No one can ever expect absolute perfection, and *any* frozen &
unmodifiable piece of software should be expected to have leftover
bugs, no matter how stellar its original creator(s).  Perhaps there is
a latent bug in the code they had inherited from TI which they lacked
the resources to fix, or maybe even more than one.  Power mgmt is
exactly the kind of area where such remaining bugs are likely to hide.

It is very likely that as bright and stellar as they may have been,
the Om engineers might have forgotten some corner case in which the BP
should wake up the AP, but currently doesn't.  Finding these cases and
adding more conditions under which the BP wakes up the AP would allow
the AP to put itself to sleep more liberally, extending the battery
life.  (For example, if you are holding your Neo to your ear and
talking on it, hence not using any "application" functions at the same
time, I believe that the AP should turn itself almost completely off
as it isn't needed for the analog voice path from the Iota ABB to the
audio mixer chip - but I don't know if the wake-up logic in the
existing Calypso fw is good enough for that, or if the AP has to stay
awake just to listen for some possible events from the BP.)  It is
also quite likely that PM on the Calypso/Iota/Rita block itself could
be optimized even further: I've read the chip docs very thoroughly and
know what the hw is capable of, but whether or not the fw is doing
everything it possibly can to save power is another story.

Looking for and fixing these kinds of bugs/deficiencies is the real
reason why I keep begging and pleading for a copy of that fw semi-src,
*NOT* because I want to do something evil and nefarious with it.  Yes,
I realize that the remaining PM and other bugs in need of fixing are
very likely to reside in those modules which exist only in object
form, rather than the ones for which Om got the full source.  But I'm
not afraid of disassembling a .o (or .obj or whatever it's called in
their toolchain), and because those puppies have to contain symbolic
information in other to be linkable with the source bits and with each
other, there's actually quite a bit more than just binary code in
those "blobs".  And yes, I realize that the fw is probably built with
some Windows toolchain that's totally unlike gcc/binutils, and hence
the object module format is something foreign.  Well, I understand the
principles of object modules and linkers quite well (grep GNU Binutils
ChangeLog files for my name and email), and having to reverse-eng an
unknown object module format doesn't scare me too much.

Ok, you say, if I'm not afraid of disassembling and studying ARM
machine code, why can't I just disassemble the whole Calypso fw image
starting from the ARM7 reset vector?  The answer is that while I most
certainly could, I'm not going to for as long as the community keeps
treating me like this.

The root of the injustice here is that Paul Fertser, Harald Welte and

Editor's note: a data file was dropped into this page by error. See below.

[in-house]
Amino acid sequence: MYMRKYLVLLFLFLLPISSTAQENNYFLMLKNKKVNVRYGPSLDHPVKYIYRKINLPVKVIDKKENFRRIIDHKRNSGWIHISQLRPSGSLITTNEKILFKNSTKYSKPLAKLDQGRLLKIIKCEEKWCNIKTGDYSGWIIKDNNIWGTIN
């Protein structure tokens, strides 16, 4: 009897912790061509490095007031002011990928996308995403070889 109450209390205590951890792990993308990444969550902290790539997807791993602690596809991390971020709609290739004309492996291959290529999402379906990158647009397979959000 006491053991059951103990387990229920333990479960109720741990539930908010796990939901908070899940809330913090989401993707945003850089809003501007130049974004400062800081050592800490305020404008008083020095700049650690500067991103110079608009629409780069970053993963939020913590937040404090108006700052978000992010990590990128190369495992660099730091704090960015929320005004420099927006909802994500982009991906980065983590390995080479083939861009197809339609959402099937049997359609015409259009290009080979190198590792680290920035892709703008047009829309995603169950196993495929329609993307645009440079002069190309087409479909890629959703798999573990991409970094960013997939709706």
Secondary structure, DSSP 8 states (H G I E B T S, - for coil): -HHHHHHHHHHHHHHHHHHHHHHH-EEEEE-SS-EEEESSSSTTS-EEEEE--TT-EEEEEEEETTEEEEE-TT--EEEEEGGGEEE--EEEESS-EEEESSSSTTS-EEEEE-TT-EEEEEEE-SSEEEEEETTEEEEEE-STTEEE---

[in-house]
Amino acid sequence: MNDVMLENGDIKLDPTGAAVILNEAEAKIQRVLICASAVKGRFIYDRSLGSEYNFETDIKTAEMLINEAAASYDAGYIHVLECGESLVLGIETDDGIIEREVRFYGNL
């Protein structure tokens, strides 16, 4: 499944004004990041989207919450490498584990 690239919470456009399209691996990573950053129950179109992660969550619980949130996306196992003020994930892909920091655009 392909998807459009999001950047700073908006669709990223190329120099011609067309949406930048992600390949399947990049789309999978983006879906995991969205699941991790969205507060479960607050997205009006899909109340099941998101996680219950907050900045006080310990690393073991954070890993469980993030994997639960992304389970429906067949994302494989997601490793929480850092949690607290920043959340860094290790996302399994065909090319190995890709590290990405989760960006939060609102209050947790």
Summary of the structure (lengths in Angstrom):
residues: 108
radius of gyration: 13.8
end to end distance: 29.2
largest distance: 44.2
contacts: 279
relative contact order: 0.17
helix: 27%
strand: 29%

some unknown others are holding something significantly better than
what I, the unprivileged, have access to.  If everyone were on the
same footing, i.e., if *no one* in the community had access to
anything better than the flashed byte image, approaches such as
disassembling that image w/o any aid or rewriting it from scratch a la
OsmocomBB would be eligible for consideration.

But that isn't the situation we are in.  Instead we have several
community members who are sitting on a version of that code in object
module form with full symbolic information for linking, plus some bits
in full source form.  I'm willing to do the hard work of plowing
through that code with a fine-toothed comb, looking for and fixing any
bugs or inefficiencies related to PM or other issues, and turning the
blobs from binary at least into editable ARM assembly in the process.
But the strangleholders are denying me the necessary starting point,
while they themselves don't seem to have any interest at all in doing
the kind of work I'm willing to do.

The last point is very important.  Closed firmware can be at least
somewhat tolerated if whoever is privileged to access it under NDA or
whatever is actively maintaining it and releasing new binaries in
response to community needs.  If Openmoko-Inc still existed and
maintained a public external interface to the fw which itself they
couldn't make public, that would be at least somewhat tolerable.  If
they had publicly documented all specific quirks and peculiarities of
how their fw implements the standard AT commands, as well as all
details of the sleep modes and wake-up conditions, that would be one
thing.  And static documentation wouldn't be enough, they would have
to also have someone maintaining that code, responding to bug reports
and new feature requests, and releasing new images.

Of course that is massive support work, and no one can be expected to
do it for free.  But it's also wrong to be hoarding the essential
source (or semi-src) that would allow others to do this work for free
if they so chose.  Frozen code in which *no one* can ever fix a bug is
always a terrible thing.

So here's my plea to the GTA02 users who can't or don't want to
"upgrade" to GTA04, and who would like better PM or perhaps better GSM
voice call audio quality (the Calypso fw *is* able to affect that path
somewhat, either by applying DSP patches or by twiddling Iota
registers): convince the hoarders to let me have a copy of the fw
semi-src, and your reward will be a new fw image with improved PM
and/or call audio quality!